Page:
Spain is no Italy - the change of government in Spain to one led by the centre left Socialists, does not threaten Spain’s commitment to the Euro. The Socialists are pro-EU and the Euro and given political constraints will honour the Rajoy government’s budget that was recently passed. Even if the new government fails and there are early elections the Citizens Party or Ciudadanos would gain the most and it also supports the Euro. Along with the People’s Party these three pro Euro parties garner two thirds popular support and the eurosceptic Podemos only gets around 17% support. So forget about any “contagion” from Italy to Spain.
Trade wars, Itexit fears and the investment cycle. A big debate in the investment world is always about where are we in the investment cycle. This is particularly the case at present in relation to the US economy and share market where the cycle is more mature. A normal cycle would see growth continue at high levels, spare capacity recede and inflation and other signs of excess continue to build driving monetary policy ultimately into tight territory and setting the scene for the next major bear market and economic downswing. However, as we have seen ever since the GFC this has all been a long time coming as various events have slowed the build-up in growth and excesses. Geopolitical shocks such as a trade war or an escalation of worries around an Itexit could have the same impact in cooling growth, pushing bond yields back down and ultimately extending the day of reckoning for the global economic upswing.
Major global economic events and implications
Another week of strong US data. Consumer confidence remains about as high as it ever gets, personal spending growth was solid in April, home prices are continuing to rise, the ISM manufacturing conditions index rose to an even stronger level in May, construction activity is rising solidly, the goods trade deficit unexpectedly improved in April and labour market data remains strong. May saw another “Goldilocks” jobs report with payrolls up a stronger than expected 223,000 and unemployment falling to 3.8% which is its lowest since 1969 but wages growth only edging up to 2.7% year on year. The April core private final consumption deflator was unchanged at 1.8% year on year but is running at 2% on a 3- and 6-month annualised basis which is right on the Fed’s inflation target. This is all consistent with the Fed continuing to raise interest rates with the next move this month and we still see a total of four hikes this year.
Eurozone economic sentiment slipped in May, but it’s still strong. Meanwhile unemployment came in at 8.5% in April which was down from 8.6% in March and May core inflation bounced back to 1.1%yoy. Italian risks may not stop the ECB from starting to taper its quantitative easing program in the December quarter, but it adds to confidence that it will not be raising interest rates until the second half next year at the earliest.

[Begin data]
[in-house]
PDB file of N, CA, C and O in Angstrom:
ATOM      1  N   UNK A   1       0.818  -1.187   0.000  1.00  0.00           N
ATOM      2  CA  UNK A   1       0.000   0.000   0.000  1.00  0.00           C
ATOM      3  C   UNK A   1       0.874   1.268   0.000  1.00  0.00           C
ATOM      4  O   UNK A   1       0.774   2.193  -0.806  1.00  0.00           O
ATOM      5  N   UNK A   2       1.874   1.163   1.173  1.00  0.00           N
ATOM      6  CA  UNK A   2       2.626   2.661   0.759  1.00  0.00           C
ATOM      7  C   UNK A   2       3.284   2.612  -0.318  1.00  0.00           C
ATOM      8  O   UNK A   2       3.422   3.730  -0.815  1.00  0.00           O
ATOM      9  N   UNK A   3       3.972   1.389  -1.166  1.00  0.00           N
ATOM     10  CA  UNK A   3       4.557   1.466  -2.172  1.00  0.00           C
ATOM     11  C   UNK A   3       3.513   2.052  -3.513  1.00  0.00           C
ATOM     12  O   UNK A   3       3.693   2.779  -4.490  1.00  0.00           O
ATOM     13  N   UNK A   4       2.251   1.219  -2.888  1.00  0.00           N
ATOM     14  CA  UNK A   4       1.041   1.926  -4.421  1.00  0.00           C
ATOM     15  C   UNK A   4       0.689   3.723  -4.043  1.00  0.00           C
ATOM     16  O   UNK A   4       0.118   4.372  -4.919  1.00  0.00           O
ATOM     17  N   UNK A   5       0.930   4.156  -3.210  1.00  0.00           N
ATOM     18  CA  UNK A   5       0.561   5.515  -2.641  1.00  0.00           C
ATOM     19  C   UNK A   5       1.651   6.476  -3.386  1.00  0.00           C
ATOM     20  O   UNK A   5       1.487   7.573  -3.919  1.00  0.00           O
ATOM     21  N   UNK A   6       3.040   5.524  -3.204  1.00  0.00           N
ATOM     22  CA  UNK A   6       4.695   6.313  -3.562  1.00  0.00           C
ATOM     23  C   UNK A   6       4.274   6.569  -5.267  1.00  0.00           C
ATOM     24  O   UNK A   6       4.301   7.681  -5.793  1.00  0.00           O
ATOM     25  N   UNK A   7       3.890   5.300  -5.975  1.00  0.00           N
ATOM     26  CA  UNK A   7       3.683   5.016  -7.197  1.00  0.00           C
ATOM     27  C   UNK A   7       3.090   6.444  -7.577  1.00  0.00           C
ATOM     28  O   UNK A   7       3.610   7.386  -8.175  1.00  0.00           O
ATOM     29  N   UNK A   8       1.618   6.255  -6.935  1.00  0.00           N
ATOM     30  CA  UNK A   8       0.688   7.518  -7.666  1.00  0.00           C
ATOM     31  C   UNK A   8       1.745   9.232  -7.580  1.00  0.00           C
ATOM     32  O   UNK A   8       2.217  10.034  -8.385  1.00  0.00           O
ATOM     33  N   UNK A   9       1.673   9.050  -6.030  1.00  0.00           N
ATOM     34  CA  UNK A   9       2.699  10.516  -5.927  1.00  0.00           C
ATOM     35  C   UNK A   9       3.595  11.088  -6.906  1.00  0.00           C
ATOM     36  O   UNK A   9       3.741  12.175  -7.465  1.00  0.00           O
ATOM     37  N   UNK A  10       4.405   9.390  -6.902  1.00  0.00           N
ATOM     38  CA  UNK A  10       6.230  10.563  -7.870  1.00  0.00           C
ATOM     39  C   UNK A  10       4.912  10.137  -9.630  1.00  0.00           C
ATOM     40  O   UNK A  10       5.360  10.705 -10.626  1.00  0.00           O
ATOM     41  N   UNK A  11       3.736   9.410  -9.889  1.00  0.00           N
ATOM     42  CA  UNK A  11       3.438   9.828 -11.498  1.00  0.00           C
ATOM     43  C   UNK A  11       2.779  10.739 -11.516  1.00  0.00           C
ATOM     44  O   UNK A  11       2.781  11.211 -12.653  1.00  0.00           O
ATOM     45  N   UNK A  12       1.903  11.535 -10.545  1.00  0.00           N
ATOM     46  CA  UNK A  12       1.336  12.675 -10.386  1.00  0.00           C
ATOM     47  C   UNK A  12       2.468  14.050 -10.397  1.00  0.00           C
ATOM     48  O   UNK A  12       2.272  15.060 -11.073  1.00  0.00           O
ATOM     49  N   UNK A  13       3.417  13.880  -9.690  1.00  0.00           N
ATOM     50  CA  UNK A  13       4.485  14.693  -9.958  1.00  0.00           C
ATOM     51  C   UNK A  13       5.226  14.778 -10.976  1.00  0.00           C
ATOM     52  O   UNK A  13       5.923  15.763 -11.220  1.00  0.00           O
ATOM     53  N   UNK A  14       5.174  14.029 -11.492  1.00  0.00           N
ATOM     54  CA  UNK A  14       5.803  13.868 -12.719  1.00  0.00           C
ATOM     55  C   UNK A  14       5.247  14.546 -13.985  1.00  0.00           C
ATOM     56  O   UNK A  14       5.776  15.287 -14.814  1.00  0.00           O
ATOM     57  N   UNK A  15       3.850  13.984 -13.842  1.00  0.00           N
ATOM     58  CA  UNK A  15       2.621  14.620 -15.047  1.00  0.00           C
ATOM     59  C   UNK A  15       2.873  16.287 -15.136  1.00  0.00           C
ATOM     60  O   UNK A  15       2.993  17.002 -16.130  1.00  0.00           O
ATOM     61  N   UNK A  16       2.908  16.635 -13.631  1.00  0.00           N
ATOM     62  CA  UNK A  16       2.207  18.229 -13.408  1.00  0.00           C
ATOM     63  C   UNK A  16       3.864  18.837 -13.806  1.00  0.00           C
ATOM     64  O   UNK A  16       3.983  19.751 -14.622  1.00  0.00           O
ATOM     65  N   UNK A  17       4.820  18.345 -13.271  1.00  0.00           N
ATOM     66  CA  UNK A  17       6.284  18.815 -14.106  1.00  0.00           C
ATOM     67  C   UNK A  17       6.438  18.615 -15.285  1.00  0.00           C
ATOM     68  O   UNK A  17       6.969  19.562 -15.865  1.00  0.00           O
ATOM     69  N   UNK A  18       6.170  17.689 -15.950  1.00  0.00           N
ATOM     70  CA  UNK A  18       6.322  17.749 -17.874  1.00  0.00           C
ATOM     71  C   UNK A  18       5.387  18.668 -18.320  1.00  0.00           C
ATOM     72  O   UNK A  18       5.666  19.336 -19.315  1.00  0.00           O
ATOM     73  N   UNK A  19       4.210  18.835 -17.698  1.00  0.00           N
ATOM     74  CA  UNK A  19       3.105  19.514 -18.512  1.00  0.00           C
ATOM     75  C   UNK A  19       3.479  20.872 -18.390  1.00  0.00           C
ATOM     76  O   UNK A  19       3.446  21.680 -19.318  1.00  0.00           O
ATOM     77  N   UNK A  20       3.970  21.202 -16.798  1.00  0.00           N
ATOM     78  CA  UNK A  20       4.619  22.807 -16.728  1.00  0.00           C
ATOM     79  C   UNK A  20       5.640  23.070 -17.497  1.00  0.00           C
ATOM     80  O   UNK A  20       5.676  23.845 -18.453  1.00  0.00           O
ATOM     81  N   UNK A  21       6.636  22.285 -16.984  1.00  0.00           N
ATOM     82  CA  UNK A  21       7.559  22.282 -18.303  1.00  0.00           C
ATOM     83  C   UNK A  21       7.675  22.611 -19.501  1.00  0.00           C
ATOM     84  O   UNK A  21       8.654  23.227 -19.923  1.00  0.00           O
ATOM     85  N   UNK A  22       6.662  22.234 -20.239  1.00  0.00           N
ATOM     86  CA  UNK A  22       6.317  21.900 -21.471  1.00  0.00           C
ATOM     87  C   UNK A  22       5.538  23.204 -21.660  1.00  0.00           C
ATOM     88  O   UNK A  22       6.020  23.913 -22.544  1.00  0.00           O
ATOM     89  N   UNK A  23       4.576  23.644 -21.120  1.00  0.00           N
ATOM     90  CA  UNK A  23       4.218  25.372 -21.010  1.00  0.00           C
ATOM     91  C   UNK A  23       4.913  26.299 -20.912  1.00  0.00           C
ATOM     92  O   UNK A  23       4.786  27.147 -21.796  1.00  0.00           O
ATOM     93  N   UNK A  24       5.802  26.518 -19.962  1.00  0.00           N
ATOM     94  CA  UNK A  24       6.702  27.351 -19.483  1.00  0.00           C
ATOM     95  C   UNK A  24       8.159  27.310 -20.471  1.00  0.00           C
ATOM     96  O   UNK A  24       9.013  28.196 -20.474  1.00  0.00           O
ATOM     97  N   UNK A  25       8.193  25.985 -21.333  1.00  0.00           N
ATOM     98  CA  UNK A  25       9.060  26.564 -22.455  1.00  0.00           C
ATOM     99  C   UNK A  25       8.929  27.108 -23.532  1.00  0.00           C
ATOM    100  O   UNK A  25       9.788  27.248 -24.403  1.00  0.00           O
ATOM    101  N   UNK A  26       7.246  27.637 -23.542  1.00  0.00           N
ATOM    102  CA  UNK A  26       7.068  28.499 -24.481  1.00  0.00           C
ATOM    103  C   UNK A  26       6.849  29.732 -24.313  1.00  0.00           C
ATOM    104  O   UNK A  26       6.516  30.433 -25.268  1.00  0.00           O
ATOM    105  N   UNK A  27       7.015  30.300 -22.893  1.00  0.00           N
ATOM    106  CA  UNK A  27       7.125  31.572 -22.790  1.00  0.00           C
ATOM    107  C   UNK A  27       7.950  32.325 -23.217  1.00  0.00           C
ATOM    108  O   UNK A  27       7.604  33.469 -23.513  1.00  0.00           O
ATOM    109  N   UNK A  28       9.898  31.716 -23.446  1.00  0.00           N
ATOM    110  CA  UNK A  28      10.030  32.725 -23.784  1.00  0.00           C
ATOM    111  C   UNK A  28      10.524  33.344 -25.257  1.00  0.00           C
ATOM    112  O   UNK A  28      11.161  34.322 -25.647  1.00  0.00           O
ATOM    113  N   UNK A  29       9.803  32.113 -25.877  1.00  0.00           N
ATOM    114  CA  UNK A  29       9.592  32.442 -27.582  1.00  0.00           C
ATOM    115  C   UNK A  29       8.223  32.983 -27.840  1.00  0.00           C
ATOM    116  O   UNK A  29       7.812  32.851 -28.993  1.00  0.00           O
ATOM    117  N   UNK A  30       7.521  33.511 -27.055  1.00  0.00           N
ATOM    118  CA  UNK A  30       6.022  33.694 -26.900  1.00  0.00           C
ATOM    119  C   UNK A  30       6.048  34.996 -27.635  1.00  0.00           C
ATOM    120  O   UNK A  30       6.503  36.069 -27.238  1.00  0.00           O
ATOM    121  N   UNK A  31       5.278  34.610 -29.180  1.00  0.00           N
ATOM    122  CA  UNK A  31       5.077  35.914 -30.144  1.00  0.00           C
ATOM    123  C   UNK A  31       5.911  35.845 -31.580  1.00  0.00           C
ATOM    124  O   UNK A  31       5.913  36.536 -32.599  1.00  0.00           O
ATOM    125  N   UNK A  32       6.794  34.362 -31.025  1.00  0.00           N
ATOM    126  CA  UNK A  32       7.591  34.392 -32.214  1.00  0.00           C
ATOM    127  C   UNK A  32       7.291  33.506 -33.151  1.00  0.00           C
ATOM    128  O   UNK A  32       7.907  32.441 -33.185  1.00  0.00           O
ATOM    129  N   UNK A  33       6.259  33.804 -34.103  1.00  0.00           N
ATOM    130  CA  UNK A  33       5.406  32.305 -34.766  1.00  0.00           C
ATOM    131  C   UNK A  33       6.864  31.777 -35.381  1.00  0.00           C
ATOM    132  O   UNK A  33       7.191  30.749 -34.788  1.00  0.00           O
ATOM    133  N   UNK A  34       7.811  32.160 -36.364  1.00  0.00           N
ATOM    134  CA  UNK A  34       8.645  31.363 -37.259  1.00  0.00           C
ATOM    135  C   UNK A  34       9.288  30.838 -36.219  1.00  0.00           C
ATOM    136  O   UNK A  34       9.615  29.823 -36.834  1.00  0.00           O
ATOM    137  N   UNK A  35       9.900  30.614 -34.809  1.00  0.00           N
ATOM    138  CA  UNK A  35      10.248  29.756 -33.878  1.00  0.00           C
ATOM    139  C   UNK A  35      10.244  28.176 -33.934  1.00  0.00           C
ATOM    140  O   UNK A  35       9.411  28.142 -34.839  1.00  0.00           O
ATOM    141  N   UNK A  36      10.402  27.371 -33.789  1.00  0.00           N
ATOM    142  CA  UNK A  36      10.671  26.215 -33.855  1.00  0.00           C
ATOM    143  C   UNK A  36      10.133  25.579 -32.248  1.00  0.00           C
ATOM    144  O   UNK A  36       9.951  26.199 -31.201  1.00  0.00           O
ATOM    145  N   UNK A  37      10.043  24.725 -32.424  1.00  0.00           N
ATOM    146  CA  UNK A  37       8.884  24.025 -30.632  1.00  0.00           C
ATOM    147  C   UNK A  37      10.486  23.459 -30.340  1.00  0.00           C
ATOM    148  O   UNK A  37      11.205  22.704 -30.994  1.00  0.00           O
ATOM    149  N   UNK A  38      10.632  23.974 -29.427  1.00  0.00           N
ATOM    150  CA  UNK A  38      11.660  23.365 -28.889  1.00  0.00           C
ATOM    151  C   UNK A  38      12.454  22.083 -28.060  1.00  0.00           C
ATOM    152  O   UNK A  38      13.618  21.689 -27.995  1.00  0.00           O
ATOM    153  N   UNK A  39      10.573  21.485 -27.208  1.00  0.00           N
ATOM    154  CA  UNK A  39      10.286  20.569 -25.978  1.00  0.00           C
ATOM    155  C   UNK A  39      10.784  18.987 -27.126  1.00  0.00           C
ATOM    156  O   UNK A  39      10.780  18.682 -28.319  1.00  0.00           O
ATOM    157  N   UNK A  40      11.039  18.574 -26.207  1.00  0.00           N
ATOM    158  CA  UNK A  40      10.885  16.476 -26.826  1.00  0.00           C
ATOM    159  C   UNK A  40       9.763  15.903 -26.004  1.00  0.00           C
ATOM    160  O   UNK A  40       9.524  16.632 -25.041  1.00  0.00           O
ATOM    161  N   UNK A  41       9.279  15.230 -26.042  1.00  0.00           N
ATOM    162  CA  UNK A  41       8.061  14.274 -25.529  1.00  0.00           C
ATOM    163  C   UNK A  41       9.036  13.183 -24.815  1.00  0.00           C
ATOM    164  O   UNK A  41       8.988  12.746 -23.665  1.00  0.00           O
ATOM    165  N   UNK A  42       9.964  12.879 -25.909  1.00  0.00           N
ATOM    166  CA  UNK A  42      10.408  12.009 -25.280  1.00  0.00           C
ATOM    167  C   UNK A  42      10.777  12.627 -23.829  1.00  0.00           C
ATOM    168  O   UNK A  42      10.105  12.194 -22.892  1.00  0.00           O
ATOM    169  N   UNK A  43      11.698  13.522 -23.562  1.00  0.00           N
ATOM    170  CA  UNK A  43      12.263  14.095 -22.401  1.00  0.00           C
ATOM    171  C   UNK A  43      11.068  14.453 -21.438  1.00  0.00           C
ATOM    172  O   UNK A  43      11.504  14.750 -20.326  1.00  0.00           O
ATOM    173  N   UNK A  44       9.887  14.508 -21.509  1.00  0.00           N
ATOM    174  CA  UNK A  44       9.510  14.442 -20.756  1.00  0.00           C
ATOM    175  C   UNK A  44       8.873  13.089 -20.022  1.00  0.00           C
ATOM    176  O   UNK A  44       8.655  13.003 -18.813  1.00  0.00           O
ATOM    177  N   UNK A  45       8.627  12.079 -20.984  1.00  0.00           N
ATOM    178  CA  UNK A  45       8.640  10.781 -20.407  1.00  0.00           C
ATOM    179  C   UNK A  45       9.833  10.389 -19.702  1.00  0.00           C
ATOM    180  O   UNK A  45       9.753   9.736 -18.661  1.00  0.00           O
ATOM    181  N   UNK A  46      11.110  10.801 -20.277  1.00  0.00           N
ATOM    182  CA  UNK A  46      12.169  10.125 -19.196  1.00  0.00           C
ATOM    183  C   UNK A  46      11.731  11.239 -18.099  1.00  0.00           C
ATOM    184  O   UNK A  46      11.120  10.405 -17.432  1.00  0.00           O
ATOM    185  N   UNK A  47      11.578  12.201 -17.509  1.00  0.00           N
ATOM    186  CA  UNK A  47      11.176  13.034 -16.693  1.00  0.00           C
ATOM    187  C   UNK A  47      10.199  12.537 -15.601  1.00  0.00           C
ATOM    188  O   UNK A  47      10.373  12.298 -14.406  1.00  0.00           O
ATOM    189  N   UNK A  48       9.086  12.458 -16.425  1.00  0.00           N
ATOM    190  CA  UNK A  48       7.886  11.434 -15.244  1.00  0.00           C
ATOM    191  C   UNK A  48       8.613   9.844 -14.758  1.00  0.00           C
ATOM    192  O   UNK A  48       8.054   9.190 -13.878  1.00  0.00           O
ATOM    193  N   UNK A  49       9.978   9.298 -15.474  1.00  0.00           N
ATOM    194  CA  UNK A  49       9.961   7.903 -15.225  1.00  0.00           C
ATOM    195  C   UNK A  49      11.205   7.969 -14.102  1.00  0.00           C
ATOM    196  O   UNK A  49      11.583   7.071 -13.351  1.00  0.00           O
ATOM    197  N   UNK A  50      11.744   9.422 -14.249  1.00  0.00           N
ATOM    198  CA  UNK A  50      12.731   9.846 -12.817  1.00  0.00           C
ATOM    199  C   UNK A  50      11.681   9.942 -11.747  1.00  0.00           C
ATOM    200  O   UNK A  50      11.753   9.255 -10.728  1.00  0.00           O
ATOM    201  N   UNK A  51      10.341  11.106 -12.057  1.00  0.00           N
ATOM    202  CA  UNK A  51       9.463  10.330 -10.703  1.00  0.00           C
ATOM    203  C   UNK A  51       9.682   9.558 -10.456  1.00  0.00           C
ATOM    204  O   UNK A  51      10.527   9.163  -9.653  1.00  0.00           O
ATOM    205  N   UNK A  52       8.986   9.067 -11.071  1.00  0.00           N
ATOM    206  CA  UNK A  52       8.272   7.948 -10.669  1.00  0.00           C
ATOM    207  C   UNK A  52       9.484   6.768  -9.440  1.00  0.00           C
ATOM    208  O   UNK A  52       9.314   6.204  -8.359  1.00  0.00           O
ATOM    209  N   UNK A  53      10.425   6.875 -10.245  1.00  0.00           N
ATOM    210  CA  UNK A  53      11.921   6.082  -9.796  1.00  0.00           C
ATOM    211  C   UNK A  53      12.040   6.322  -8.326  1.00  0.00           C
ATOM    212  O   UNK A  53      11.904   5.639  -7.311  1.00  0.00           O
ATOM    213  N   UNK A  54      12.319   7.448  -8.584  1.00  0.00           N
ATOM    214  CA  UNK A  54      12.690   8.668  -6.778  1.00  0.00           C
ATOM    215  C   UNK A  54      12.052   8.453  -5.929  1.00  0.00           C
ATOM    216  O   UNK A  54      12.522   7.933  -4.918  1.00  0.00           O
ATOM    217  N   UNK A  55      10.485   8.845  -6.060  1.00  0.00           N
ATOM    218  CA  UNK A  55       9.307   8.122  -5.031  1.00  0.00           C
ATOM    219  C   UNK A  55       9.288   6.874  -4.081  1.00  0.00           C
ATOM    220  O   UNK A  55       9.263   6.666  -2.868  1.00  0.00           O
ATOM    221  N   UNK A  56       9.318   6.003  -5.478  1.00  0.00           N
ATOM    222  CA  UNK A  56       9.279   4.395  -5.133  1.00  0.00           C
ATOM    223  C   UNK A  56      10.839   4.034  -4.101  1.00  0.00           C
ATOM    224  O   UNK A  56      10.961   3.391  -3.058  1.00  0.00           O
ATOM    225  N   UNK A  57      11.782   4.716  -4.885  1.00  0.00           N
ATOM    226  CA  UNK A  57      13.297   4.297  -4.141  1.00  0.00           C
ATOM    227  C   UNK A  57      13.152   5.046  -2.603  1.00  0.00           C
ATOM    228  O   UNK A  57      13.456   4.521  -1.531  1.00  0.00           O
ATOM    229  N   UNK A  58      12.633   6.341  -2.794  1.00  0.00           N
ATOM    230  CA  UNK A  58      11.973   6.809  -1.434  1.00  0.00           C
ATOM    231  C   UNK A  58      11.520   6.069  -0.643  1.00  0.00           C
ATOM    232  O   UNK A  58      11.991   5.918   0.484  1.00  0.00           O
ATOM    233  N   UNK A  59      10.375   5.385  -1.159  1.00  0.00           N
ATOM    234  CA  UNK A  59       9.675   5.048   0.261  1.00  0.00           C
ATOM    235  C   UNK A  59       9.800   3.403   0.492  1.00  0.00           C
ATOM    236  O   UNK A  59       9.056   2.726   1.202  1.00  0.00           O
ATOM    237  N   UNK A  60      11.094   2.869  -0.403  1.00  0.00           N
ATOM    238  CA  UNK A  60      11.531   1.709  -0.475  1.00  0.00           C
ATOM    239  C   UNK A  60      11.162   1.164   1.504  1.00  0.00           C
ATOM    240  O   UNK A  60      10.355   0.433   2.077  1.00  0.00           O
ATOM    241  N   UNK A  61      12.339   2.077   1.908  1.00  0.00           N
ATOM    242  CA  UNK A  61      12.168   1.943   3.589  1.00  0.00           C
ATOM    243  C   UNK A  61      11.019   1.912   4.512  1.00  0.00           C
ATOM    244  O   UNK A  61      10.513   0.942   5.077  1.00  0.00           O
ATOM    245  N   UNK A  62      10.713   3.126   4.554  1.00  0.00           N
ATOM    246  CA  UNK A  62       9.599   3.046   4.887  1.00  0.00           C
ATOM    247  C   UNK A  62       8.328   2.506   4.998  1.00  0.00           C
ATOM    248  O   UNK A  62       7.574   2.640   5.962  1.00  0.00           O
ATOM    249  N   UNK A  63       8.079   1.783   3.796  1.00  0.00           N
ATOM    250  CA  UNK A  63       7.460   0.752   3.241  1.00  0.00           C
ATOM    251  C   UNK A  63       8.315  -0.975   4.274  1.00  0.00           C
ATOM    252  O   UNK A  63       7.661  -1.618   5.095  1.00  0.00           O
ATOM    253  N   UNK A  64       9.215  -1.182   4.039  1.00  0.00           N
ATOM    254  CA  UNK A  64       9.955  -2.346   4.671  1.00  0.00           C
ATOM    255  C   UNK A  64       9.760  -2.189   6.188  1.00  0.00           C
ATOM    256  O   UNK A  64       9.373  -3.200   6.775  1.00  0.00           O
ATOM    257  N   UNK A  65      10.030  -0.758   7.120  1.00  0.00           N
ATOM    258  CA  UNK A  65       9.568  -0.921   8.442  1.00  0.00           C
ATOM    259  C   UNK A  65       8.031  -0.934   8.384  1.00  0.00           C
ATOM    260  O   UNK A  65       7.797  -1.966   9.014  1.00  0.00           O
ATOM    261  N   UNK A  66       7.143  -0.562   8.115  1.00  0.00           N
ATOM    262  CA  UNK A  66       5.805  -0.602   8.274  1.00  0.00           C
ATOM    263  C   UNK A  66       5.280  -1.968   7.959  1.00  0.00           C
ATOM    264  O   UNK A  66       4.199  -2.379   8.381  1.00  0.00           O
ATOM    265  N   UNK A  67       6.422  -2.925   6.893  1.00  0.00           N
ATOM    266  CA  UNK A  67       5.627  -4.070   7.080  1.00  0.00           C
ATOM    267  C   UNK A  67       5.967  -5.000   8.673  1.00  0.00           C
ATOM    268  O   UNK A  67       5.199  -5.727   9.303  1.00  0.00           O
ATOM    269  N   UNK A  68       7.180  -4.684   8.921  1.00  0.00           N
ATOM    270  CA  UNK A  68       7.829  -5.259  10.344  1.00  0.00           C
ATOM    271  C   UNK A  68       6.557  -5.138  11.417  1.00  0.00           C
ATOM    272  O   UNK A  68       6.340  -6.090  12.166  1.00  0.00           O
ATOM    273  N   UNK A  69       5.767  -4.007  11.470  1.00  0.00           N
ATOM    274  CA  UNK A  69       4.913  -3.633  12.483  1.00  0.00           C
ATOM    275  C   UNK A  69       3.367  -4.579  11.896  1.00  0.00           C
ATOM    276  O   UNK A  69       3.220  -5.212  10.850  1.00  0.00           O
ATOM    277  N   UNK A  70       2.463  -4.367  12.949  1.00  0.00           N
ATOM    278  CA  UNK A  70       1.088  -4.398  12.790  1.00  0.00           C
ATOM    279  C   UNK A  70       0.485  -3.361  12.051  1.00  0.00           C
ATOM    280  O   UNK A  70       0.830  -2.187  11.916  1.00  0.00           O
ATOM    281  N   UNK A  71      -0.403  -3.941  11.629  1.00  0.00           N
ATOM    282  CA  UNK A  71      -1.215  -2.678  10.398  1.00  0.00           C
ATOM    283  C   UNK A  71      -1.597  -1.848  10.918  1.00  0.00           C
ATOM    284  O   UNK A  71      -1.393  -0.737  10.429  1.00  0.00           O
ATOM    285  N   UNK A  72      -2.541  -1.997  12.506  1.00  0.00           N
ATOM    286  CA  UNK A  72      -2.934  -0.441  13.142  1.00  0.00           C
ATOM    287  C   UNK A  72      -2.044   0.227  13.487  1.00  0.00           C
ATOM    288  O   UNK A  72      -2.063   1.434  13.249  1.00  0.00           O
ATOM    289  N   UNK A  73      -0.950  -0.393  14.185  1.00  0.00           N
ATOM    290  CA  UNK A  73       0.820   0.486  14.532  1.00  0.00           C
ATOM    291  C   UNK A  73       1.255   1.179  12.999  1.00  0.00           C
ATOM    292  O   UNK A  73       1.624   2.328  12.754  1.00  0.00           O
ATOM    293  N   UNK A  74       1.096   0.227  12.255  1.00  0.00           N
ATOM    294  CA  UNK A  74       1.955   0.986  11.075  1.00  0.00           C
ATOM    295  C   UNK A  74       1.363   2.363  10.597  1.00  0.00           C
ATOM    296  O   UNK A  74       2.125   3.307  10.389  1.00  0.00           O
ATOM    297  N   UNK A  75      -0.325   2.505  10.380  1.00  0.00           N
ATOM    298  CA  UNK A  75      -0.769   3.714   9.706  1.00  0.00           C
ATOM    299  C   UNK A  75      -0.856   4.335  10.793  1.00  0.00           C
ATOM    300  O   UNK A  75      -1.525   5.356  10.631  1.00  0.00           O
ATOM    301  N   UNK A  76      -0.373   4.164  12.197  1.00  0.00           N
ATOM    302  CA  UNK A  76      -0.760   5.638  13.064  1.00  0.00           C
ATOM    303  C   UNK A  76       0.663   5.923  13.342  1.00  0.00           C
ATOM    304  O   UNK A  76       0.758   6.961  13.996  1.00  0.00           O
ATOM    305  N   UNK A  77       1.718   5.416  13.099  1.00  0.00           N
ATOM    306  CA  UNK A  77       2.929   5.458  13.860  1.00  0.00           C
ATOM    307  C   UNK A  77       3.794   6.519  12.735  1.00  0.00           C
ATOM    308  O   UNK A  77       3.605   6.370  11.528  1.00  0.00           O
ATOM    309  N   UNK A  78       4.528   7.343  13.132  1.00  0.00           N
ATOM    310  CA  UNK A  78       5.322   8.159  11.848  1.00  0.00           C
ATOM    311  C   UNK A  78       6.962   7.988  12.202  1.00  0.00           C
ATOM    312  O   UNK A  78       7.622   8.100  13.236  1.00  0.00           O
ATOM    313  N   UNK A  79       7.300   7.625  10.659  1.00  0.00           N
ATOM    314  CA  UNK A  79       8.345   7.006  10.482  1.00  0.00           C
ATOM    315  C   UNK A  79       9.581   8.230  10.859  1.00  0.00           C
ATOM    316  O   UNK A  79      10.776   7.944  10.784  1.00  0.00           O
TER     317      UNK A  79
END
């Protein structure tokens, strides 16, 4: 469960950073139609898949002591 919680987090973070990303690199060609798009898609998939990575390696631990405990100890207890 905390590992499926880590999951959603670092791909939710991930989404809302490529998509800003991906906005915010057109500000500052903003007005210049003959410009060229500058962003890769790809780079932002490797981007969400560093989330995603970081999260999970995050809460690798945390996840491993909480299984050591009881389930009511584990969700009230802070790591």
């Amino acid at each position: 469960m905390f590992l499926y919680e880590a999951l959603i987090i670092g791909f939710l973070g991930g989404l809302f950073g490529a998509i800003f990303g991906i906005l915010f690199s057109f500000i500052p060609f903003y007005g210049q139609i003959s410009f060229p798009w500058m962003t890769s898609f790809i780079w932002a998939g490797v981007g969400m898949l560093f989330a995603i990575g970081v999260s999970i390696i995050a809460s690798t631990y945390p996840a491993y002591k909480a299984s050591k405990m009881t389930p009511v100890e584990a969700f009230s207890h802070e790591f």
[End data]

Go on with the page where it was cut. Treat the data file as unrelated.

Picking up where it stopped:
Japan saw strong labour market data and a rise in consumer confidence but weaker than expected production.
Chinese business conditions PMIs for May were flat or rose a bit consistent with continuing solid growth.
Indian March quarter GDP growth came in at a strong 7.7%yoy – surpassing China’s growth rate of 6.8%yoy.
Australian economic events and implications
Australian economic data was on the soft side with a fall in building approvals, continuing moderate credit growth, a continuing fall in home prices and a softer than expected rise in business investment for the March quarter. Investment plans are showing improvement, but it’s gradual with investment plans for 2018-19 only up 1.4% on those for 2017-18. At least they are no longer plunging though, so the drag on growth from investment is over.
Capital city dwelling prices continued to slip in May falling by 0.2% month on month and 1.1% year on year. Prices have now fallen for seven months in a row and Sydney is continuing to lead the way down. Our assessment remains that home prices in Sydney and Melbourne have more downside ahead thanks to tightening bank lending conditions, rising supply, falling capital growth expectations causing buyers to hold back and slowing foreign buying. In the absence of much higher unemployment or higher interest rates, price declines are likely to remain gradual and this is also consistent with auction clearance rates which have slowed but not collapsed. Our expectations are for Sydney and Melbourne prices to fall 6% or so this year, another 5% next year and around 2-3% in 2020. Prices in Perth and Darwin look close to the bottom and moderate growth is expected in other capitals. Overall, Sydney and Melbourne are likely to see a top to bottom fall of around 15% spread out to 2020, but for national average prices the top to bottom fall is likely to be around 5%.